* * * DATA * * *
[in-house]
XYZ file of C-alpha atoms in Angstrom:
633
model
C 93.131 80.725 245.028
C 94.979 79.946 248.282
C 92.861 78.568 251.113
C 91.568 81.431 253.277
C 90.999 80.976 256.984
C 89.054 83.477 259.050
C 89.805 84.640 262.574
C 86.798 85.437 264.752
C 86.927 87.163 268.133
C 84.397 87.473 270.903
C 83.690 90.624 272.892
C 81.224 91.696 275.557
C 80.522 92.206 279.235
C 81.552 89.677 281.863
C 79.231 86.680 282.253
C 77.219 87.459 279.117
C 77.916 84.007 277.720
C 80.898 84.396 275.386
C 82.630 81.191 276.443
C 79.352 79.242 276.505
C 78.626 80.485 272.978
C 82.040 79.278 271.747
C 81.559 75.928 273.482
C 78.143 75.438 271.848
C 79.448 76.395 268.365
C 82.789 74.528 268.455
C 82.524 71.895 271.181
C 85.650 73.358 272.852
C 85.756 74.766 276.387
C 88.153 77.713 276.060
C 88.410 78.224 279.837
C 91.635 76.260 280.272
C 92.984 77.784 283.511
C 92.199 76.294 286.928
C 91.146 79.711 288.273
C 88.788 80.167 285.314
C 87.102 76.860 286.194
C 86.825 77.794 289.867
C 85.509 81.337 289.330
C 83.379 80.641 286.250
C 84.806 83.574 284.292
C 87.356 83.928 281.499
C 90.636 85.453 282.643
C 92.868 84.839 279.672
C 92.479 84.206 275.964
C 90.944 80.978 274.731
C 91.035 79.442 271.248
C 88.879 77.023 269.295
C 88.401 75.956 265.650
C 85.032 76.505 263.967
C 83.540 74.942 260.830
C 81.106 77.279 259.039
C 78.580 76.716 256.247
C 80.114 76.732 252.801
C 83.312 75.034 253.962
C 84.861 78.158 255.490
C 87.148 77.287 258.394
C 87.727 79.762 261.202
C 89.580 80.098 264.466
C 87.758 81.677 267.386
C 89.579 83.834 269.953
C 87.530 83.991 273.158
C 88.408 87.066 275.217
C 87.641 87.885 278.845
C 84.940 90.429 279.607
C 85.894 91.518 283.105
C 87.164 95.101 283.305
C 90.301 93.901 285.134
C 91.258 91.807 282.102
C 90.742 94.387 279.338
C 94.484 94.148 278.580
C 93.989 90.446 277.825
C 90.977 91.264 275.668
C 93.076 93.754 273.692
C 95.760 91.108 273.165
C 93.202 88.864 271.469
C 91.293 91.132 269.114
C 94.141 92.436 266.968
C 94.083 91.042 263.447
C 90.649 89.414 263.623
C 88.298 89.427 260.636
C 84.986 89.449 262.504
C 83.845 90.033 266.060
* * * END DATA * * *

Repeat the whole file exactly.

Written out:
[in-house]
XYZ file of C-alpha atoms in Angstrom:
633
model
C 93.131 80.725 245.028
C 94.979 79.946 248.282
C 92.861 78.568 251.113
C 91.568 81.431 253.277
C 90.999 80.976 256.984
C 89.054 83.477 259.050
C 89.805 84.640 262.574
C 86.798 85.437 264.752
C 86.927 87.163 268.133
C 84.397 87.473 270.903
C 83.690 90.624 272.892
C 81.224 91.696 275.557
C 80.522 92.206 279.235
C 81.552 89.677 281.863
C 79.231 86.680 282.253
C 77.219 87.459 279.117
C 77.916 84.007 277.720
C 80.898 84.396 275.386
C 82.630 81.191 276.443
C 79.352 79.242 276.505
C 78.626 80.485 272.978
C 82.040 79.278 271.747
C 81.559 75.928 273.482
C 78.143 75.438 271.848
C 79.448 76.395 268.365
C 82.789 74.528 268.455
C 82.524 71.895 271.181
C 85.650 73.358 272.852
C 85.756 74.766 276.387
C 88.153 77.713 276.060
C 88.410 78.224 279.837
C 91.635 76.260 280.272
C 92.984 77.784 283.511
C 92.199 76.294 286.928
C 91.146 79.711 288.273
C 88.788 80.167 285.314
C 87.102 76.860 286.194
C 86.825 77.794 289.867
C 85.509 81.337 289.330
C 83.379 80.641 286.250
C 84.806 83.574 284.292
C 87.356 83.928 281.499
C 90.636 85.453 282.643
C 92.868 84.839 279.672
C 92.479 84.206 275.964
C 90.944 80.978 274.731
C 91.035 79.442 271.248
C 88.879 77.023 269.295
C 88.401 75.956 265.650
C 85.032 76.505 263.967
C 83.540 74.942 260.830
C 81.106 77.279 259.039
C 78.580 76.716 256.247
C 80.114 76.732 252.801
C 83.312 75.034 253.962
C 84.861 78.158 255.490
C 87.148 77.287 258.394
C 87.727 79.762 261.202
C 89.580 80.098 264.466
C 87.758 81.677 267.386
C 89.579 83.834 269.953
C 87.530 83.991 273.158
C 88.408 87.066 275.217
C 87.641 87.885 278.845
C 84.940 90.429 279.607
C 85.894 91.518 283.105
C 87.164 95.101 283.305
C 90.301 93.901 285.134
C 91.258 91.807 282.102
C 90.742 94.387 279.338
C 94.484 94.148 278.580
C 93.989 90.446 277.825
C 90.977 91.264 275.668
C 93.076 93.754 273.692
C 95.760 91.108 273.165
C 93.202 88.864 271.469
C 91.293 91.132 269.114
C 94.141 92.436 266.968
C 94.083 91.042 263.447
C 90.649 89.414 263.623
C 88.298 89.427 260.636
C 84.986 89.449 262.504
C 83.845 90.033 266.060